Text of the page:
What Is A Brain Cancer (Vs A Brain Tumour)

What Is A Brain Cancer (Vs A Brain Tumour)

What is a brain tumor

What is a brain tumour? Is it the same as brain cancer? The answer is no – Not all brain tumours are cancerous, but even benign ones should be of concern as they can be life-threatening due to their location or their size.

What Is A Brain Tumour?

When abnormal cells grow in the brain, this results in a brain tumour. There are over 120 types of brain tumour, based on what brain tissues are affected. It is possible for a brain tumour to form in any part of the brain or of the skull, including in the skull base, the brainstem, the sinuses, and more. Even when non-cancerous, brain tumours can be very dangerous when they put pressure on and damage vital parts of the brain. They can also impede the flow of fluid around the brain, which can then lead to increased pressure in the skull. Certain types of tumours may also spread through the spinal fluid to other parts of the brain or of the spine. In very rare instances, a benign tumour may become cancerous.

What Is A Brain Cancer?

Malignant brain tumours are brain cancers. Primary brain cancers originate from brain cells, and are generally named after the originating tissue. The majority of brain cancers are glioma (from glial cells), including:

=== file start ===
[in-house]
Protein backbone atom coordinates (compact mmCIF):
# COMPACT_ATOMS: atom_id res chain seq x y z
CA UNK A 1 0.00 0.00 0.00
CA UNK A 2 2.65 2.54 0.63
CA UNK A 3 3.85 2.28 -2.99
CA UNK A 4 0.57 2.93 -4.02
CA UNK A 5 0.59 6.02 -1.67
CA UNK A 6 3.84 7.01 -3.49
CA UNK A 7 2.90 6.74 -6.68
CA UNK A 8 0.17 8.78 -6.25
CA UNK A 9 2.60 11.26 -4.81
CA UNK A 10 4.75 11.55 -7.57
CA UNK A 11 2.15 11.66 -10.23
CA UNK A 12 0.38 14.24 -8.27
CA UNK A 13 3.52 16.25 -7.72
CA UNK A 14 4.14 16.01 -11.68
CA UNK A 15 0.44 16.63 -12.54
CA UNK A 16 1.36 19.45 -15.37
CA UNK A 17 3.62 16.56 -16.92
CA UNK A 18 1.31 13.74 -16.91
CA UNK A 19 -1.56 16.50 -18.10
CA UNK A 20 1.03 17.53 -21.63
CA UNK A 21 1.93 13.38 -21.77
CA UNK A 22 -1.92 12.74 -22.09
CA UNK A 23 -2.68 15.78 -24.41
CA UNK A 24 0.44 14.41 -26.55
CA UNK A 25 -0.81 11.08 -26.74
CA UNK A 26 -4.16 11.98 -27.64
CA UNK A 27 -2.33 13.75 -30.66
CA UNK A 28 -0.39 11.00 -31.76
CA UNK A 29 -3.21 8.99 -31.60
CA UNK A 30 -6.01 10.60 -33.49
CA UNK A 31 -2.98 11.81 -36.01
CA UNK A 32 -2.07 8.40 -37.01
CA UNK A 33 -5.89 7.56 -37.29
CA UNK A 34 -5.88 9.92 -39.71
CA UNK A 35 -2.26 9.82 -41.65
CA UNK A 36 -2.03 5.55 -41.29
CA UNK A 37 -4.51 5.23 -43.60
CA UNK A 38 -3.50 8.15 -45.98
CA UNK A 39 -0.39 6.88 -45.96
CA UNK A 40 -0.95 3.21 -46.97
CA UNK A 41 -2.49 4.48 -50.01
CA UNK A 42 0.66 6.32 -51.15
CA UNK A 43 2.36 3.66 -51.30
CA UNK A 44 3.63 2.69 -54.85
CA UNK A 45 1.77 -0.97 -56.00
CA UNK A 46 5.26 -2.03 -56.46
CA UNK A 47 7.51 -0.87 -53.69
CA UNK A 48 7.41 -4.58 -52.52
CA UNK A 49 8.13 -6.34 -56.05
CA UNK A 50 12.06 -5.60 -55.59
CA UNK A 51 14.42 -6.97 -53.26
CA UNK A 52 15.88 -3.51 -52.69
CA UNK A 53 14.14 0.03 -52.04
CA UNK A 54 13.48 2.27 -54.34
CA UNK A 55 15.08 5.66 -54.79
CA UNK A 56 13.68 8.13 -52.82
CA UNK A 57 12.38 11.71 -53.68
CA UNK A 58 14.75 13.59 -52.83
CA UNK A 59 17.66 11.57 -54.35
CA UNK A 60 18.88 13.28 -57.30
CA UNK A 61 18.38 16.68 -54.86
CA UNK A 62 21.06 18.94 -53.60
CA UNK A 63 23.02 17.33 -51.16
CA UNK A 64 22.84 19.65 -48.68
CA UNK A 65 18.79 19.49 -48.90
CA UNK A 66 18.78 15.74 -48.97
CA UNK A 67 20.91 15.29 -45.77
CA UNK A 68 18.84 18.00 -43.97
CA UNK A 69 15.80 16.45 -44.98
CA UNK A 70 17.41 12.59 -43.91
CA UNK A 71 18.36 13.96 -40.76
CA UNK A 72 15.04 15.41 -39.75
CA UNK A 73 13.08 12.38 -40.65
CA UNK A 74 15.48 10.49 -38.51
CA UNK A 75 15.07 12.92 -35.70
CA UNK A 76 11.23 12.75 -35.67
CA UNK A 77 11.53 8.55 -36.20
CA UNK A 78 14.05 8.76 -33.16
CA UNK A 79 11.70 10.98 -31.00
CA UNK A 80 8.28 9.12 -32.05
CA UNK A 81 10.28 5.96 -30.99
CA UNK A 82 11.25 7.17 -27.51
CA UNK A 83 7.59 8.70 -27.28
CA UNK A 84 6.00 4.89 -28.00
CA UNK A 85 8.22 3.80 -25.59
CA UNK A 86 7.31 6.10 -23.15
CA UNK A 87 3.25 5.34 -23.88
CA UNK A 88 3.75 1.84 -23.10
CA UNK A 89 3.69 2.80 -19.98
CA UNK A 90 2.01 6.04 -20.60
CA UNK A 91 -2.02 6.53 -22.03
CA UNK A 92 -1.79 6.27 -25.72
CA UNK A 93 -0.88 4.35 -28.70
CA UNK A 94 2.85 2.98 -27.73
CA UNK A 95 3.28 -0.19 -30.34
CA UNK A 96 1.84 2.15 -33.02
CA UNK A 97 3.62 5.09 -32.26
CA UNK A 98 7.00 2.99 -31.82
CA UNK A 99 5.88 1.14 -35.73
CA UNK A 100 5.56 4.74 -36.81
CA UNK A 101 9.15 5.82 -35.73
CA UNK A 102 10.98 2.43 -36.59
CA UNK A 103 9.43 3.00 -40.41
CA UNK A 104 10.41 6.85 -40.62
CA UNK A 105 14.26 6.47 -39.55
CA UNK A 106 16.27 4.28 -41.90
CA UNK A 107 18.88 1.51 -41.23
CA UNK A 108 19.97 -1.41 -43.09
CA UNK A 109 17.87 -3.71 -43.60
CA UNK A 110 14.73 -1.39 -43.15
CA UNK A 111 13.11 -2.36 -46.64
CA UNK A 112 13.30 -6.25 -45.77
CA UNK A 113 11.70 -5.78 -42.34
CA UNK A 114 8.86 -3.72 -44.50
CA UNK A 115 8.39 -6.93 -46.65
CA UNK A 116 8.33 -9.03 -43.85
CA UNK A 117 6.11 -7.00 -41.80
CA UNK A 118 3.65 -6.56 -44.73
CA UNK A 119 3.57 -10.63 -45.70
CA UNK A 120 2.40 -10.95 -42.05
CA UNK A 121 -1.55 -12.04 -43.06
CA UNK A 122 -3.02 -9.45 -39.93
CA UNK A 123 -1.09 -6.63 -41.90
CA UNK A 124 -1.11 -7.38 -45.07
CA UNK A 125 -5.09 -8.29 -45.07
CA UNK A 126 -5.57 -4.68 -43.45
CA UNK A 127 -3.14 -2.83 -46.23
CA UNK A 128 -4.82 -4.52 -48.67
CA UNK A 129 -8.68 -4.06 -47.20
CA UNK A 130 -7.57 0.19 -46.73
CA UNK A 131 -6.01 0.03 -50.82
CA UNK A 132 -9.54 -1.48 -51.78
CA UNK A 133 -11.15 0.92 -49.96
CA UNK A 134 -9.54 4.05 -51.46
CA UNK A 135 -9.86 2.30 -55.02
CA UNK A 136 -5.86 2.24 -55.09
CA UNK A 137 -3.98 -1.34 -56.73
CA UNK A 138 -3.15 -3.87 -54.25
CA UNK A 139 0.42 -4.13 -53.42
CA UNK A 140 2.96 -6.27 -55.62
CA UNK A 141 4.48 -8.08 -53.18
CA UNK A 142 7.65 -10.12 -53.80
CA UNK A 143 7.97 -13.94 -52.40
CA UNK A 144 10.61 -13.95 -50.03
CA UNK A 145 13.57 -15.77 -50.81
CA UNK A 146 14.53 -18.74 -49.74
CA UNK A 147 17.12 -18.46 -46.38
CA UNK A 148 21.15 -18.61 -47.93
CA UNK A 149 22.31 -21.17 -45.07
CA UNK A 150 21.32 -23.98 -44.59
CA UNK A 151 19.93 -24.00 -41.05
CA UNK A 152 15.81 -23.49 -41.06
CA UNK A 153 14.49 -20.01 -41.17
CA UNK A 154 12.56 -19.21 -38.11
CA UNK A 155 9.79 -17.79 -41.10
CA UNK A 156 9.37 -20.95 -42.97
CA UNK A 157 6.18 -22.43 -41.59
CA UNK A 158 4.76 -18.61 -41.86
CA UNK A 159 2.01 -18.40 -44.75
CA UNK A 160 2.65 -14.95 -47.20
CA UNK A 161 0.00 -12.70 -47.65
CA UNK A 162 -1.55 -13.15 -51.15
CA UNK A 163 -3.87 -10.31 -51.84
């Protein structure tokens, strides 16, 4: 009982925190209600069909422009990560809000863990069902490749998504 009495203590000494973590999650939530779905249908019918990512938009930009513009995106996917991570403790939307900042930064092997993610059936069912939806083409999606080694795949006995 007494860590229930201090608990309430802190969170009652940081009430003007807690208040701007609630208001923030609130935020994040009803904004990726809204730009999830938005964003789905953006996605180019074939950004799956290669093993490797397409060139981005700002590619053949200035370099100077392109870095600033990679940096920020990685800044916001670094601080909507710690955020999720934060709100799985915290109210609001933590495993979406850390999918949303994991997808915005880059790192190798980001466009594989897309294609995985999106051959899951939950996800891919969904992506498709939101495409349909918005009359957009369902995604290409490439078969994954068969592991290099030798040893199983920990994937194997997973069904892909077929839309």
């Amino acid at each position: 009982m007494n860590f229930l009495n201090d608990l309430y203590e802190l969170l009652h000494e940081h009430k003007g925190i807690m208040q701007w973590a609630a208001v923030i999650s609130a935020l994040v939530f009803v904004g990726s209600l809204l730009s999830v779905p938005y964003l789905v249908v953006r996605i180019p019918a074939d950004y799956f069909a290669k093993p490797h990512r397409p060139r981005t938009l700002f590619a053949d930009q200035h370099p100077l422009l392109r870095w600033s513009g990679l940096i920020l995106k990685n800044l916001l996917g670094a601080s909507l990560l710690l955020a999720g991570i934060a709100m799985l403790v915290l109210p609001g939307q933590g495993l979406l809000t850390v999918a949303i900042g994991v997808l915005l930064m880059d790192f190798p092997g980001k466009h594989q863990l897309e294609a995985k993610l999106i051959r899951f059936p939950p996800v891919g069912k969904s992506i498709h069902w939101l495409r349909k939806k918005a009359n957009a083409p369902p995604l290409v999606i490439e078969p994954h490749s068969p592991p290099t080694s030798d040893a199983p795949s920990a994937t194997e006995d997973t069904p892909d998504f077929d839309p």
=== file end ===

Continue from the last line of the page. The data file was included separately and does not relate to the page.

• astrocytomas,
  • medulloblastomas,
  • oligodendrogliomas,
  • ependymomas and
  • mixed cell type gliomas.

Other types of brain cancers include:

  • meningiomas,
  • chordomas and
  • central nervous system lymphomas.

Brain cancers may either be fast growing (high grade), such as glioblastoma – or slow growing (low grade).

Cancers which are spread from other organs to the brain are called brain metastases.

Are Brain Cancer And Brain Tumours Common In Singapore?

Brain cancers are uncommon in Singapore, with only about 1,903 cases reported between 1968 and 2007. While cancers of the brain and central nervous system are not among the overall top 10 cancers for males and females in Singapore, younger people are relatively more susceptible to them and the Singapore Cancer Registry finds that they are the 3rd most common cancers affecting males below the age of 29, and the 6th most common cancer affecting females in the same age group (2015-2019 data).

Cancers found in the brain are usually brain metastases that originated from other organs.

[Updated 11 Oct 22]

This article is reviewed by Dr Sein Lwin.
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This article is informative only and is not intended to be a substitute for professional medical advice, diagnosis, or treatment, and should never be relied upon for specific medical advice.